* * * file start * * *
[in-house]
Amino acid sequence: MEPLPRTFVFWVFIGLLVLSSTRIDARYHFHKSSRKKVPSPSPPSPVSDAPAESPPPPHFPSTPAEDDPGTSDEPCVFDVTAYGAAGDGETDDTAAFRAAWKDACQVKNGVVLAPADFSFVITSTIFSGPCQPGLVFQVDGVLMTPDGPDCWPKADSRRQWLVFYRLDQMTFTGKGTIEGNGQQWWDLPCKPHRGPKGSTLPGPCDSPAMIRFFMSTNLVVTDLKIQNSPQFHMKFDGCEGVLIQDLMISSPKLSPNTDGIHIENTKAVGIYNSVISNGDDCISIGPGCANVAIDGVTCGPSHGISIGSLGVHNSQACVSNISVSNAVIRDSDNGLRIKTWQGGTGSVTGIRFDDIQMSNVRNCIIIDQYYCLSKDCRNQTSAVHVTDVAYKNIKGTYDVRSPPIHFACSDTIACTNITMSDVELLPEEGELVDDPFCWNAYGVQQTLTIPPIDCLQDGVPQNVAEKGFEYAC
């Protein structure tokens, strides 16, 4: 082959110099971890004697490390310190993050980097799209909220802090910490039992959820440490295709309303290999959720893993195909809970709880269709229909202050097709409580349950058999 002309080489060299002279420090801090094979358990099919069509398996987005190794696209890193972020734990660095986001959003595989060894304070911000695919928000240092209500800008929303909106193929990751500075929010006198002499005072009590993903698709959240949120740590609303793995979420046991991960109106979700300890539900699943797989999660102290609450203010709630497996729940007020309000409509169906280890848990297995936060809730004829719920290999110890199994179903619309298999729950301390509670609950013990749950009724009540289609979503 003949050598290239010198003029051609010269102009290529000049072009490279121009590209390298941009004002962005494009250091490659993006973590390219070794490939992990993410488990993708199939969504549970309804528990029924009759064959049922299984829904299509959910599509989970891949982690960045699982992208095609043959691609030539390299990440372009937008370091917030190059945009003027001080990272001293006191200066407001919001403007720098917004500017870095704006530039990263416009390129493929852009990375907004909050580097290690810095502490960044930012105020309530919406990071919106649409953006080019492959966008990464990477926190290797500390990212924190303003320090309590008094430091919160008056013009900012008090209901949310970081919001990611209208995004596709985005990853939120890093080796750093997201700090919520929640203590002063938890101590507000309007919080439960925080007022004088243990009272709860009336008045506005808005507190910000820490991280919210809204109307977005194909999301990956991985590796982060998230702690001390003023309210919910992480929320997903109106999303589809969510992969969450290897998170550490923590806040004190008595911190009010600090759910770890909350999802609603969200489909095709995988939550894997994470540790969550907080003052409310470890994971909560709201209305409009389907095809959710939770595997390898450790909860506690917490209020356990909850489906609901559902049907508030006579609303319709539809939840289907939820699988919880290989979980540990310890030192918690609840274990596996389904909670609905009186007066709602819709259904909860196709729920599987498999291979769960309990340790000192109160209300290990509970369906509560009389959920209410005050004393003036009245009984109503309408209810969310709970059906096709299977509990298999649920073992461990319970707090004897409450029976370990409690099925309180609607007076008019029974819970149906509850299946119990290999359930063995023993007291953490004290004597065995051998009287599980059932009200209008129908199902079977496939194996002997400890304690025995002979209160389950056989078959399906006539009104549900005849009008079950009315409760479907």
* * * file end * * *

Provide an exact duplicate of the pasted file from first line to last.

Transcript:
[in-house]
Amino acid sequence: MEPLPRTFVFWVFIGLLVLSSTRIDARYHFHKSSRKKVPSPSPPSPVSDAPAESPPPPHFPSTPAEDDPGTSDEPCVFDVTAYGAAGDGETDDTAAFRAAWKDACQVKNGVVLAPADFSFVITSTIFSGPCQPGLVFQVDGVLMTPDGPDCWPKADSRRQWLVFYRLDQMTFTGKGTIEGNGQQWWDLPCKPHRGPKGSTLPGPCDSPAMIRFFMSTNLVVTDLKIQNSPQFHMKFDGCEGVLIQDLMISSPKLSPNTDGIHIENTKAVGIYNSVISNGDDCISIGPGCANVAIDGVTCGPSHGISIGSLGVHNSQACVSNISVSNAVIRDSDNGLRIKTWQGGTGSVTGIRFDDIQMSNVRNCIIIDQYYCLSKDCRNQTSAVHVTDVAYKNIKGTYDVRSPPIHFACSDTIACTNITMSDVELLPEEGELVDDPFCWNAYGVQQTLTIPPIDCLQDGVPQNVAEKGFEYAC
């Protein structure tokens, strides 16, 4: 082959110099971890004697490390310190993050980097799209909220802090910490039992959820440490295709309303290999959720893993195909809970709880269709229909202050097709409580349950058999 002309080489060299002279420090801090094979358990099919069509398996987005190794696209890193972020734990660095986001959003595989060894304070911000695919928000240092209500800008929303909106193929990751500075929010006198002499005072009590993903698709959240949120740590609303793995979420046991991960109106979700300890539900699943797989999660102290609450203010709630497996729940007020309000409509169906280890848990297995936060809730004829719920290999110890199994179903619309298999729950301390509670609950013990749950009724009540289609979503 003949050598290239010198003029051609010269102009290529000049072009490279121009590209390298941009004002962005494009250091490659993006973590390219070794490939992990993410488990993708199939969504549970309804528990029924009759064959049922299984829904299509959910599509989970891949982690960045699982992208095609043959691609030539390299990440372009937008370091917030190059945009003027001080990272001293006191200066407001919001403007720098917004500017870095704006530039990263416009390129493929852009990375907004909050580097290690810095502490960044930012105020309530919406990071919106649409953006080019492959966008990464990477926190290797500390990212924190303003320090309590008094430091919160008056013009900012008090209901949310970081919001990611209208995004596709985005990853939120890093080796750093997201700090919520929640203590002063938890101590507000309007919080439960925080007022004088243990009272709860009336008045506005808005507190910000820490991280919210809204109307977005194909999301990956991985590796982060998230702690001390003023309210919910992480929320997903109106999303589809969510992969969450290897998170550490923590806040004190008595911190009010600090759910770890909350999802609603969200489909095709995988939550894997994470540790969550907080003052409310470890994971909560709201209305409009389907095809959710939770595997390898450790909860506690917490209020356990909850489906609901559902049907508030006579609303319709539809939840289907939820699988919880290989979980540990310890030192918690609840274990596996389904909670609905009186007066709602819709259904909860196709729920599987498999291979769960309990340790000192109160209300290990509970369906509560009389959920209410005050004393003036009245009984109503309408209810969310709970059906096709299977509990298999649920073992461990319970707090004897409450029976370990409690099925309180609607007076008019029974819970149906509850299946119990290999359930063995023993007291953490004290004597065995051998009287599980059932009200209008129908199902079977496939194996002997400890304690025995002979209160389950056989078959399906006539009104549900005849009008079950009315409760479907």